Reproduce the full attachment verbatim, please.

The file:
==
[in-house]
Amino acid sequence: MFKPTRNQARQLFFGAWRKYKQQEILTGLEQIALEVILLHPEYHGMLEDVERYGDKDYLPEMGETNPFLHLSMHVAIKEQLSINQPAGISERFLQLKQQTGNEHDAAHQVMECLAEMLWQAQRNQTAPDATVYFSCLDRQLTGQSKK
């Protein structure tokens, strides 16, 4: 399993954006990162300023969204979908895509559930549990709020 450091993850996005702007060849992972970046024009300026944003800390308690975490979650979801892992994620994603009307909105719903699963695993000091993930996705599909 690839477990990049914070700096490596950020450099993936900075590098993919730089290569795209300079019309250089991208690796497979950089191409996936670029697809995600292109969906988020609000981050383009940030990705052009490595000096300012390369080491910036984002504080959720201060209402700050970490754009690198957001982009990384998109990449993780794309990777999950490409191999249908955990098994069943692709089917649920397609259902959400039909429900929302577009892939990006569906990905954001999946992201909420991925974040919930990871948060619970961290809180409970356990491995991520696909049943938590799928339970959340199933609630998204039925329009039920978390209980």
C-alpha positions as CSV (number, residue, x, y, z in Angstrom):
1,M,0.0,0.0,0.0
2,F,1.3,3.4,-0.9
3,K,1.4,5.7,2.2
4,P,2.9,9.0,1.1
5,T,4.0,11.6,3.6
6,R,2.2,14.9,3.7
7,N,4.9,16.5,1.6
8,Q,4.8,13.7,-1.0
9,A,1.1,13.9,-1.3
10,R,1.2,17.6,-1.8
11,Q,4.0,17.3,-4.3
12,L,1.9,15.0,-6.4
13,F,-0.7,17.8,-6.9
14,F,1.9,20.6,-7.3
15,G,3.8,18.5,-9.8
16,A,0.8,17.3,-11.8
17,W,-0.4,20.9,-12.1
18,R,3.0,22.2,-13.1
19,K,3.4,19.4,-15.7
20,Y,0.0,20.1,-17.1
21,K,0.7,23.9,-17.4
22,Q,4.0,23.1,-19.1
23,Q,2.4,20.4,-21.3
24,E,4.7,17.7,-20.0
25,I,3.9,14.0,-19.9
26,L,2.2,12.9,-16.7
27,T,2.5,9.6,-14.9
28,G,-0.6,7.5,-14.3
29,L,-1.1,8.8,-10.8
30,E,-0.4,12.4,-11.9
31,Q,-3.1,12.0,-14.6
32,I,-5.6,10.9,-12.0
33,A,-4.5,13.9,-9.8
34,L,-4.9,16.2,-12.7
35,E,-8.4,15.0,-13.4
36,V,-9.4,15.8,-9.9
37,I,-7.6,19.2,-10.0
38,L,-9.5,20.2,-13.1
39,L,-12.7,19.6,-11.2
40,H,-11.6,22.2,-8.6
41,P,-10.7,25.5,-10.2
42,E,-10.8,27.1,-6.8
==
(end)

[in-house]
Amino acid sequence: MFKPTRNQARQLFFGAWRKYKQQEILTGLEQIALEVILLHPEYHGMLEDVERYGDKDYLPEMGETNPFLHLSMHVAIKEQLSINQPAGISERFLQLKQQTGNEHDAAHQVMECLAEMLWQAQRNQTAPDATVYFSCLDRQLTGQSKK
């Protein structure tokens, strides 16, 4: 399993954006990162300023969204979908895509559930549990709020 450091993850996005702007060849992972970046024009300026944003800390308690975490979650979801892992994620994603009307909105719903699963695993000091993930996705599909 690839477990990049914070700096490596950020450099993936900075590098993919730089290569795209300079019309250089991208690796497979950089191409996936670029697809995600292109969906988020609000981050383009940030990705052009490595000096300012390369080491910036984002504080959720201060209402700050970490754009690198957001982009990384998109990449993780794309990777999950490409191999249908955990098994069943692709089917649920397609259902959400039909429900929302577009892939990006569906990905954001999946992201909420991925974040919930990871948060619970961290809180409970356990491995991520696909049943938590799928339970959340199933609630998204039925329009039920978390209980």
C-alpha positions as CSV (number, residue, x, y, z in Angstrom):
1,M,0.0,0.0,0.0
2,F,1.3,3.4,-0.9
3,K,1.4,5.7,2.2
4,P,2.9,9.0,1.1
5,T,4.0,11.6,3.6
6,R,2.2,14.9,3.7
7,N,4.9,16.5,1.6
8,Q,4.8,13.7,-1.0
9,A,1.1,13.9,-1.3
10,R,1.2,17.6,-1.8
11,Q,4.0,17.3,-4.3
12,L,1.9,15.0,-6.4
13,F,-0.7,17.8,-6.9
14,F,1.9,20.6,-7.3
15,G,3.8,18.5,-9.8
16,A,0.8,17.3,-11.8
17,W,-0.4,20.9,-12.1
18,R,3.0,22.2,-13.1
19,K,3.4,19.4,-15.7
20,Y,0.0,20.1,-17.1
21,K,0.7,23.9,-17.4
22,Q,4.0,23.1,-19.1
23,Q,2.4,20.4,-21.3
24,E,4.7,17.7,-20.0
25,I,3.9,14.0,-19.9
26,L,2.2,12.9,-16.7
27,T,2.5,9.6,-14.9
28,G,-0.6,7.5,-14.3
29,L,-1.1,8.8,-10.8
30,E,-0.4,12.4,-11.9
31,Q,-3.1,12.0,-14.6
32,I,-5.6,10.9,-12.0
33,A,-4.5,13.9,-9.8
34,L,-4.9,16.2,-12.7
35,E,-8.4,15.0,-13.4
36,V,-9.4,15.8,-9.9
37,I,-7.6,19.2,-10.0
38,L,-9.5,20.2,-13.1
39,L,-12.7,19.6,-11.2
40,H,-11.6,22.2,-8.6
41,P,-10.7,25.5,-10.2
42,E,-10.8,27.1,-6.8